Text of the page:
Cyprus Housing Market Struggling

Experts are blaming a local economic downtown along with the wider Eurozone crisis on investors’ perception of the Cyprian property market as a risky venture. The Royal Institution …

Experts are blaming a local economic downtown along with the wider Eurozone crisis on investors’ perception of the Cyprian property market as a risky venture. The Royal Institution of Chartered Surveyors (RICS) reports that sentiment is poor in both the residential and commercial real estate markets on the island nation. RICS statistics show prices and rental rates are falling across many major urban areas while the number of transactions also slows. Building permits are also decreasing and experts believe a recovery is unlikely in the near term. For more on this continue reading the following article from Property Wire.

Both residential and commercial property is increasingly viewed as a risky option for investors in Cyprus, according to the latest report from the Royal Institution of Chartered Surveyors (RICS).

It says the weak economic outlook is to blame. ‘During the third quarter of 2012 Cyprus’ economy bore the consequences of the slowdown in the economy, the lowering of the sovereign’s and the banks’ rating, and the continuing political turmoil in Greece,’ the report says.

‘The worsening state of Cyprus’ economy and the growing political and economic uncertainty across the eurozone, led to a pronounced slowdown in mortgage and corporate lending and a further rise in the rate of unemployment,’ it explains.

TICS points out that there was a minimal number of investment transactions during the first half of 2012, with the third quarter lacking any notable transactions except the sale of some prime homes in the Limassol area.
‘Property, both commercial and residential, is increasingly viewed as a risky asset and one with negative prospects in the near to medium term. Local buyers in particular were the most discerning as the increase in unemployment and the worsening prospects of the local economy led to a sharp reduction in interest,’ it adds.

The RICS Property Price Index has recorded significant falls across Cyprus’ major urban areas, with prices and rents falling across all districts. Nicosia faired the worst, as it was the least affected markets up until the second half of 2012.
Across Cyprus, residential prices for both houses and flats fell by 1.1% and 0.4% respectively, with the biggest drop being in Larnaca at 2.1% for apartments and 4.6% for houses.

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Values of retail properties also fell, down by an average of 7.1%, whilst those of offices and warehouses fell by 3.3% and 2.8% respectively.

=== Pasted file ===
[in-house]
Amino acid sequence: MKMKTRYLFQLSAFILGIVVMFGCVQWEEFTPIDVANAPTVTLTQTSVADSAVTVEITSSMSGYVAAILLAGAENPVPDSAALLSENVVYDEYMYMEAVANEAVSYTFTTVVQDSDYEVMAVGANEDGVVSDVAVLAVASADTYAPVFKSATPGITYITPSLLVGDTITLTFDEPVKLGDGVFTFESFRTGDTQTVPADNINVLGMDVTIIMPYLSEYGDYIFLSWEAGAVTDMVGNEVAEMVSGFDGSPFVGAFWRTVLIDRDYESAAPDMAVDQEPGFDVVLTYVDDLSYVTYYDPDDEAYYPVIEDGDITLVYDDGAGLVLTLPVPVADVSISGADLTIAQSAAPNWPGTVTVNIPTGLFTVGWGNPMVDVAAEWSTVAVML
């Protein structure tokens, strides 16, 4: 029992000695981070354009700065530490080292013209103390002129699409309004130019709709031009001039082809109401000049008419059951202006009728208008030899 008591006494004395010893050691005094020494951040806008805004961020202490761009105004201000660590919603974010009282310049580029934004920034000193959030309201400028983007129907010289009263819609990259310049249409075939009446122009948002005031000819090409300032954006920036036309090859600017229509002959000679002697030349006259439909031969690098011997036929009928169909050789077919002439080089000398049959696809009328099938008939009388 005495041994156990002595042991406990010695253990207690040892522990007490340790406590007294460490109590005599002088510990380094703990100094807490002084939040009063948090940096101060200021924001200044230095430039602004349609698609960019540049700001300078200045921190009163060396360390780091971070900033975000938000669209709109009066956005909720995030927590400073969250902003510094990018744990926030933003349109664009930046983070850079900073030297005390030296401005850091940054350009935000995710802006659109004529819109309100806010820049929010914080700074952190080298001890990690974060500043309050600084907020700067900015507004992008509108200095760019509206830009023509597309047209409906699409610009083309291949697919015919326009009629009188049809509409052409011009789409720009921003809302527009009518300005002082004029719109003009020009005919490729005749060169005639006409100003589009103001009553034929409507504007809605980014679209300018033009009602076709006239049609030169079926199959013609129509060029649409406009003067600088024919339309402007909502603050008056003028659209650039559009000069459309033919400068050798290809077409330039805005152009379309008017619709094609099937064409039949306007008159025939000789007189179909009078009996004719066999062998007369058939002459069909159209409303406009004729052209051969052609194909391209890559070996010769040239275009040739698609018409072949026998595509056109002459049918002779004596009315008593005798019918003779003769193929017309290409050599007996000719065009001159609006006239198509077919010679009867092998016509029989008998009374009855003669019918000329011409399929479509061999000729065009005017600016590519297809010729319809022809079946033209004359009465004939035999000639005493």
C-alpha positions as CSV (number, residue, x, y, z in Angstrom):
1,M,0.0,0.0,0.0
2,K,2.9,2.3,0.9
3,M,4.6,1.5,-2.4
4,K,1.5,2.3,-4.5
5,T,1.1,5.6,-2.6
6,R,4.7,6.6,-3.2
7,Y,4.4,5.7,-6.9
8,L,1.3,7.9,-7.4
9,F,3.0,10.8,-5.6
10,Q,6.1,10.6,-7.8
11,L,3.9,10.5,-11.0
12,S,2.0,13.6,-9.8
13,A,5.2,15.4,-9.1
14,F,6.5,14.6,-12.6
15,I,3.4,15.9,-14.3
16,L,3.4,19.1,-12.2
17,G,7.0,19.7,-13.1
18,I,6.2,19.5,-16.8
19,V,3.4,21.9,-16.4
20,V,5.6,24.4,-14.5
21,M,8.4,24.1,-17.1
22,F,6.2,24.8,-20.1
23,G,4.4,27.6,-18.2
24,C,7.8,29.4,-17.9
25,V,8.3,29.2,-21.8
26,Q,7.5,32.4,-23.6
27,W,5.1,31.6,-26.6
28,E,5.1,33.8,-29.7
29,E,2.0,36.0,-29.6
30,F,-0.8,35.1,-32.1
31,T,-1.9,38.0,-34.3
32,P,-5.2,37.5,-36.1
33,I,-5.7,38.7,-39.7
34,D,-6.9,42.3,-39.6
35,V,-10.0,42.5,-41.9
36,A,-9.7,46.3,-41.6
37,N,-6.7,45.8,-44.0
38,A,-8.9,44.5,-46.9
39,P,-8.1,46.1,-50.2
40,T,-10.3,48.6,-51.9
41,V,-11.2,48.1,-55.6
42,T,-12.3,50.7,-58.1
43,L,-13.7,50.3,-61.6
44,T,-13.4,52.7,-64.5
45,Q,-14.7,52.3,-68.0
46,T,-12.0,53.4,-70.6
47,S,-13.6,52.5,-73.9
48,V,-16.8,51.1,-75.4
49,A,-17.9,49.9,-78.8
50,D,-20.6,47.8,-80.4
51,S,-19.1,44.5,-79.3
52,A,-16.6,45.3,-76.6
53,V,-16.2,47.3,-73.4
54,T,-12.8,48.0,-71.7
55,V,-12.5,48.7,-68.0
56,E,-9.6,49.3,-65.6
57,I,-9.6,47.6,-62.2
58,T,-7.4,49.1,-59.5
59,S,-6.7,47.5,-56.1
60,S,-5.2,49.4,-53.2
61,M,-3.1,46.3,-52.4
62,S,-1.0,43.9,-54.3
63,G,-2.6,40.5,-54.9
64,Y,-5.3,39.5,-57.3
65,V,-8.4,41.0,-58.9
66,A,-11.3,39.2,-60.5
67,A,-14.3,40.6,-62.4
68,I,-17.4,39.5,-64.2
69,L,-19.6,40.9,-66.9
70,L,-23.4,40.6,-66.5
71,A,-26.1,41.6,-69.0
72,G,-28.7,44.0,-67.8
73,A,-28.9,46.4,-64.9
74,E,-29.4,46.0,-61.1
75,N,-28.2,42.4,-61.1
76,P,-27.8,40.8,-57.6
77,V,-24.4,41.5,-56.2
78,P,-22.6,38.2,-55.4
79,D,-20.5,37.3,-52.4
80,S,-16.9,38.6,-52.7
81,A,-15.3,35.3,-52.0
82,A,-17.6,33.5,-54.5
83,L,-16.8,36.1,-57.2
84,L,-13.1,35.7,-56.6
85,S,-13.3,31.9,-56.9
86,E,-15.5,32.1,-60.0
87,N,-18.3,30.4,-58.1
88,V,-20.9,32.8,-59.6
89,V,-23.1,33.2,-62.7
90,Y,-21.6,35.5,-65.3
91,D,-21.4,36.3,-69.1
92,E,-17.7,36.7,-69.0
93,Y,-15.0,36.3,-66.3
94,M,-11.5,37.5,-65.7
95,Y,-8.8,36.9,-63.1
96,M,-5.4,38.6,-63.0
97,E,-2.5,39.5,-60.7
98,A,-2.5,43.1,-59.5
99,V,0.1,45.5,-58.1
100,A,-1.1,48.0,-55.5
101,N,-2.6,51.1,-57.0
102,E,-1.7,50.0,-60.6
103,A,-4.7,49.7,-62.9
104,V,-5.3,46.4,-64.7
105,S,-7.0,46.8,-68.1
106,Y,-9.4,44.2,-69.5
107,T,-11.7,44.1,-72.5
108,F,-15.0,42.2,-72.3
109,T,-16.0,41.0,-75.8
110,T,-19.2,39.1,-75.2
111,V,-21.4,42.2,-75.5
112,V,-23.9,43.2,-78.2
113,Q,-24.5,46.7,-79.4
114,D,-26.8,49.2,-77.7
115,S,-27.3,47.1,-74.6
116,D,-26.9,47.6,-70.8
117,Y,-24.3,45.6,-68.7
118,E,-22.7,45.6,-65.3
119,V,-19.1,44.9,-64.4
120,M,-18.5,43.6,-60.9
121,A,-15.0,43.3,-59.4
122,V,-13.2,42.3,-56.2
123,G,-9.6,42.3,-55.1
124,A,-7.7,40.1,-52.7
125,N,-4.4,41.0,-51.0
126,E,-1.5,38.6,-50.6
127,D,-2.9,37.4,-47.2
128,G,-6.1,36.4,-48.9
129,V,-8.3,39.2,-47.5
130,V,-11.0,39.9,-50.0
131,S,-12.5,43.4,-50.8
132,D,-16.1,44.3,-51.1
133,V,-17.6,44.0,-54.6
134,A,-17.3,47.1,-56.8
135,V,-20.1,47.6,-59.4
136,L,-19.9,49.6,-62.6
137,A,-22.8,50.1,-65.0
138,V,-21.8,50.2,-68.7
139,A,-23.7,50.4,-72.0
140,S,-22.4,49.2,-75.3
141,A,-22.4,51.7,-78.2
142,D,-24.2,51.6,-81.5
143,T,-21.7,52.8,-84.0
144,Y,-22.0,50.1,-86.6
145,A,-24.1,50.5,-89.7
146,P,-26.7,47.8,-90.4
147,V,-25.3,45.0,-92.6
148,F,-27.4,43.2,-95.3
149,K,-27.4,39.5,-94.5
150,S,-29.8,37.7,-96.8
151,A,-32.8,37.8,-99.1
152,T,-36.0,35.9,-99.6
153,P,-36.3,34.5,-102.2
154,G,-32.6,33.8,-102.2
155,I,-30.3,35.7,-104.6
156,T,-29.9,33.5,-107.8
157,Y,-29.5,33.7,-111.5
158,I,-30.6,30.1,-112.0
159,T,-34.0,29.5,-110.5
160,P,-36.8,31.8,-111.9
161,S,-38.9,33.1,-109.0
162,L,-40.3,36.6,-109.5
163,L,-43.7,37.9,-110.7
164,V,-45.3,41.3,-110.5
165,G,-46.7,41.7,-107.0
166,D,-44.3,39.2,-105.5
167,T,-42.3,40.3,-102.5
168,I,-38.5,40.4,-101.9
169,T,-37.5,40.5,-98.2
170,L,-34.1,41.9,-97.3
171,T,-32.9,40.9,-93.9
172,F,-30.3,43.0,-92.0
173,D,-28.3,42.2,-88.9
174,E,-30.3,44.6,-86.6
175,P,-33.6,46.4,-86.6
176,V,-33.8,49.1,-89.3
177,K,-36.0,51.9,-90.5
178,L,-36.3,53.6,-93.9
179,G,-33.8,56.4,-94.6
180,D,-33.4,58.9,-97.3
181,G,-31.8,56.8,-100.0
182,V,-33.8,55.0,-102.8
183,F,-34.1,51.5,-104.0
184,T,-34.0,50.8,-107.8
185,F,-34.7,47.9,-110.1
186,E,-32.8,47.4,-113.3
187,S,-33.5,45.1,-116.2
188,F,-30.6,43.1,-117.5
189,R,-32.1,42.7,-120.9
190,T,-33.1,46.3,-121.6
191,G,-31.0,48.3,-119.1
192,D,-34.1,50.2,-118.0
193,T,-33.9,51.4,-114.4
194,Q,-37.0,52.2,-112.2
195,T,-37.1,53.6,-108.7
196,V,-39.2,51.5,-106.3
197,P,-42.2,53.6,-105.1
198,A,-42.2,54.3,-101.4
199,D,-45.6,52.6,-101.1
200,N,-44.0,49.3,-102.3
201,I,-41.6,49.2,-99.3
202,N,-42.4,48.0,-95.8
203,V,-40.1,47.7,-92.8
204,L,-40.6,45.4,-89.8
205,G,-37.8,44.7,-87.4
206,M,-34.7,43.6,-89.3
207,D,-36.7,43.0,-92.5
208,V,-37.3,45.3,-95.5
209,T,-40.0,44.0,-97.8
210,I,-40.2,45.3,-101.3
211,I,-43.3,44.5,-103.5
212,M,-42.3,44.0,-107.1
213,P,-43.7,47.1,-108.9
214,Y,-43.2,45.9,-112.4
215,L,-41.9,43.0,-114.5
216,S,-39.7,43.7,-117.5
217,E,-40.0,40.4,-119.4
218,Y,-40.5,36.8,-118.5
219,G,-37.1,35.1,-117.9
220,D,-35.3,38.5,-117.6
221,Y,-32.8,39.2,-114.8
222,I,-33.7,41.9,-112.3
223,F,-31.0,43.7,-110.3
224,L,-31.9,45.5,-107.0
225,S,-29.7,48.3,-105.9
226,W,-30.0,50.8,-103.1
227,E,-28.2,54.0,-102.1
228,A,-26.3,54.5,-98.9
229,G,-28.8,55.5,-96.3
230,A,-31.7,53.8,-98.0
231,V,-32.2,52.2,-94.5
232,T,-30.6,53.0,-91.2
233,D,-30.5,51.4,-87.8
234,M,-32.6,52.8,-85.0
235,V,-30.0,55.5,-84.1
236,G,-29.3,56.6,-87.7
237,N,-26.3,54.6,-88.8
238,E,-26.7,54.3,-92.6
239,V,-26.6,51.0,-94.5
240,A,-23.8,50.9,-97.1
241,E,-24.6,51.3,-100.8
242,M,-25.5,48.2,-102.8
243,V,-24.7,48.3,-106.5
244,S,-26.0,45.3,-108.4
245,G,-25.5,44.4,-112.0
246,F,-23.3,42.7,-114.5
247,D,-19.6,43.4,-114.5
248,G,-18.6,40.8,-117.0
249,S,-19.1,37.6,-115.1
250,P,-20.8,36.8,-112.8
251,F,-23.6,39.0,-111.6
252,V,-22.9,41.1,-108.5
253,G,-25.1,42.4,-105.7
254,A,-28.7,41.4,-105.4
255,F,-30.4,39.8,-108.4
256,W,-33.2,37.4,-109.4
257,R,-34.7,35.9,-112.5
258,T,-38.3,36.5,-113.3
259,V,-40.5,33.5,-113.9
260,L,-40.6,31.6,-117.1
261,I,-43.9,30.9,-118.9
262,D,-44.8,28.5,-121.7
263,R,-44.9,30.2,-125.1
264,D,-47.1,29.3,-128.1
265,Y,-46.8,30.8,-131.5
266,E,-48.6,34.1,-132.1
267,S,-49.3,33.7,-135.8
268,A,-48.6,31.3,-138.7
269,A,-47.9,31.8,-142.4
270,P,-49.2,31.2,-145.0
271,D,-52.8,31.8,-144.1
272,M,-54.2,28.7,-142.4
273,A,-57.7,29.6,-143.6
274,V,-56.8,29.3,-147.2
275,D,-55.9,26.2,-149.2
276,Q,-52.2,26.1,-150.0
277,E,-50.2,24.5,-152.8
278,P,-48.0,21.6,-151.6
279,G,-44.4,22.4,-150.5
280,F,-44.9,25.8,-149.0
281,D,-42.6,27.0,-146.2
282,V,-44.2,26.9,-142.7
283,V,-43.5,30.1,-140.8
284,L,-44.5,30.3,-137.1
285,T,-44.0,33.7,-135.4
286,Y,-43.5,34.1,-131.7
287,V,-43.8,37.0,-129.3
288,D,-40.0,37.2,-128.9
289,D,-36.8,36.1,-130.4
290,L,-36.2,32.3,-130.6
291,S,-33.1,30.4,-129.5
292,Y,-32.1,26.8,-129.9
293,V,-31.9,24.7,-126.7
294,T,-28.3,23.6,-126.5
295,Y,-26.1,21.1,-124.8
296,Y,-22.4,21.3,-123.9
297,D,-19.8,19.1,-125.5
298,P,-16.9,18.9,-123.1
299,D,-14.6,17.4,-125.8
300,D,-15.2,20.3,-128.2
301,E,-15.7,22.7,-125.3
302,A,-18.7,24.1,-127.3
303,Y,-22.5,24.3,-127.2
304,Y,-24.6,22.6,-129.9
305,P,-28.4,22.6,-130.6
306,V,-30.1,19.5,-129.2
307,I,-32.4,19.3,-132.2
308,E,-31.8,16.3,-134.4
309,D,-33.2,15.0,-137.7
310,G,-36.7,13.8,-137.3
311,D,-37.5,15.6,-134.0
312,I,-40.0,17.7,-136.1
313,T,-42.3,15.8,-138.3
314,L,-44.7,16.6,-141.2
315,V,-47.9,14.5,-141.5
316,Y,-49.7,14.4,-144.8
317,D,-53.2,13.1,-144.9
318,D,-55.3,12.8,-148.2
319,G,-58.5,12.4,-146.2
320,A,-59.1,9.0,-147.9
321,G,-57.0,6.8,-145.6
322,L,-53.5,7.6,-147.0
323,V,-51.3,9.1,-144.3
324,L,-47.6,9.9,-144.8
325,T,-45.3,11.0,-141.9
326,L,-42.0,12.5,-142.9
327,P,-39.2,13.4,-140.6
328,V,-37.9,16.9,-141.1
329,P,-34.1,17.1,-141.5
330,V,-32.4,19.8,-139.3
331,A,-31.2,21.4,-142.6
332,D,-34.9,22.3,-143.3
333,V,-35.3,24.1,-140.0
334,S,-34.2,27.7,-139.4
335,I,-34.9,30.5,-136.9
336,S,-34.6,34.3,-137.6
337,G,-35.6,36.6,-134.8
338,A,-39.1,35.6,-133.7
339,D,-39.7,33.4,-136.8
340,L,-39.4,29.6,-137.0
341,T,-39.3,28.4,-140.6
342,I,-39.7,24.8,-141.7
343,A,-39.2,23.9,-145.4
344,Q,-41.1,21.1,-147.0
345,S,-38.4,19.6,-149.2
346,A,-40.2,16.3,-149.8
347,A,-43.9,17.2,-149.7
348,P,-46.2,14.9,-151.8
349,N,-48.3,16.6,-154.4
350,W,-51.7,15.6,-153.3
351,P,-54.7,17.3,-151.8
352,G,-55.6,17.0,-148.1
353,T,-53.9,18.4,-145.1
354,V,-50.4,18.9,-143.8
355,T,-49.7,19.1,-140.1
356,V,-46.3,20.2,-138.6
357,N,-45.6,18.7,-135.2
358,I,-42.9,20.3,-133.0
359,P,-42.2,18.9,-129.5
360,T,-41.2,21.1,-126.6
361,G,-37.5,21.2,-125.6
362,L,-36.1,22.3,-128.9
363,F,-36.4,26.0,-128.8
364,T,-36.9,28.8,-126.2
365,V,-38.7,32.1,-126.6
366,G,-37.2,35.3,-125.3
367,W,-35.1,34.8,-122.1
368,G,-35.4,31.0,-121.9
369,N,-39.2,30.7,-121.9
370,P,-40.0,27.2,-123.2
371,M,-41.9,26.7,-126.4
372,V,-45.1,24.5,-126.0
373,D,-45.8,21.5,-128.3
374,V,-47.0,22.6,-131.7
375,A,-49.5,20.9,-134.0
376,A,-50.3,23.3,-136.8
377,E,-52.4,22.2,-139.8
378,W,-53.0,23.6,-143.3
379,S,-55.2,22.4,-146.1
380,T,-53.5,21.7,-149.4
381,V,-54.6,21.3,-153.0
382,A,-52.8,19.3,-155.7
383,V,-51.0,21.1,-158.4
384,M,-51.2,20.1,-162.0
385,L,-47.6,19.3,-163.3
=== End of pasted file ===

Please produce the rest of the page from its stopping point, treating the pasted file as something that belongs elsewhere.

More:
Compared to the third quarter of 2011 prices dropped by 6.4% for apartments, 6.7% for houses, 15.1% for retail, 10.8% for office, and 10.8% for warehouses.

Across Cyprus, rental values decreased by 0.3% for apartments, 3.1% for houses, 5.3% for retail units, 1.9% for warehouses and 0.1% for offices.
Compared to the third quarter of 2011, rents dropped by 3.1% for apartments, 5.8% for houses, 12.6% for retail, 9.8% for warehouses, and 13.1% for offices.

‘All asset classes and geographies continue to be affected, with areas that had dropped the most early on in the property cycle now nearing the trough,’ says the RICS report.


At the end of the third quarter of 2012 average gross yields stood at 3.8% for apartments, 2.0% for houses, 6.2% for retail, 4.8% for warehouses, and 4.6% for offices. ‘The parallel reduction in capital values and rents is keeping investment yields relatively stable and at very low levels (compared to yields overseas). This suggests that there is still room for re-pricing of capital values to take place,’ the report points out.

The RICS Cyprus Property Price Index monitors the urban centres of Nicosia, Limassol, Larnaca, Paphos and Paralimni-Famagusta. The Index only tracks prices in Republic of Cyprus’ government controlled area and not in the occupied North.

Meanwhile, there has been a sharp fall in the number of building permits issued. Figures from the Statistical Service shows that the number of permits authorised by the municipal authorities and the district administration offices during December 2012 stood at 471.

The total value of these permits reached €124.9 million and the total area 90,400 square metres. These building permits provide for the construction of 404 dwelling units.

During the period January to December 2012, some 7.172 building permits were issued, registering a decrease of 4,4% compared to the corresponding period of the previous year. The total value of these permits decreased by 21% and the total area by 33.4%. The number of dwelling units recorded a decrease of 33.5%. Building permits constitute a leading indicator of future activity in the construction sector.

This article was republished with permission from Property Wire.


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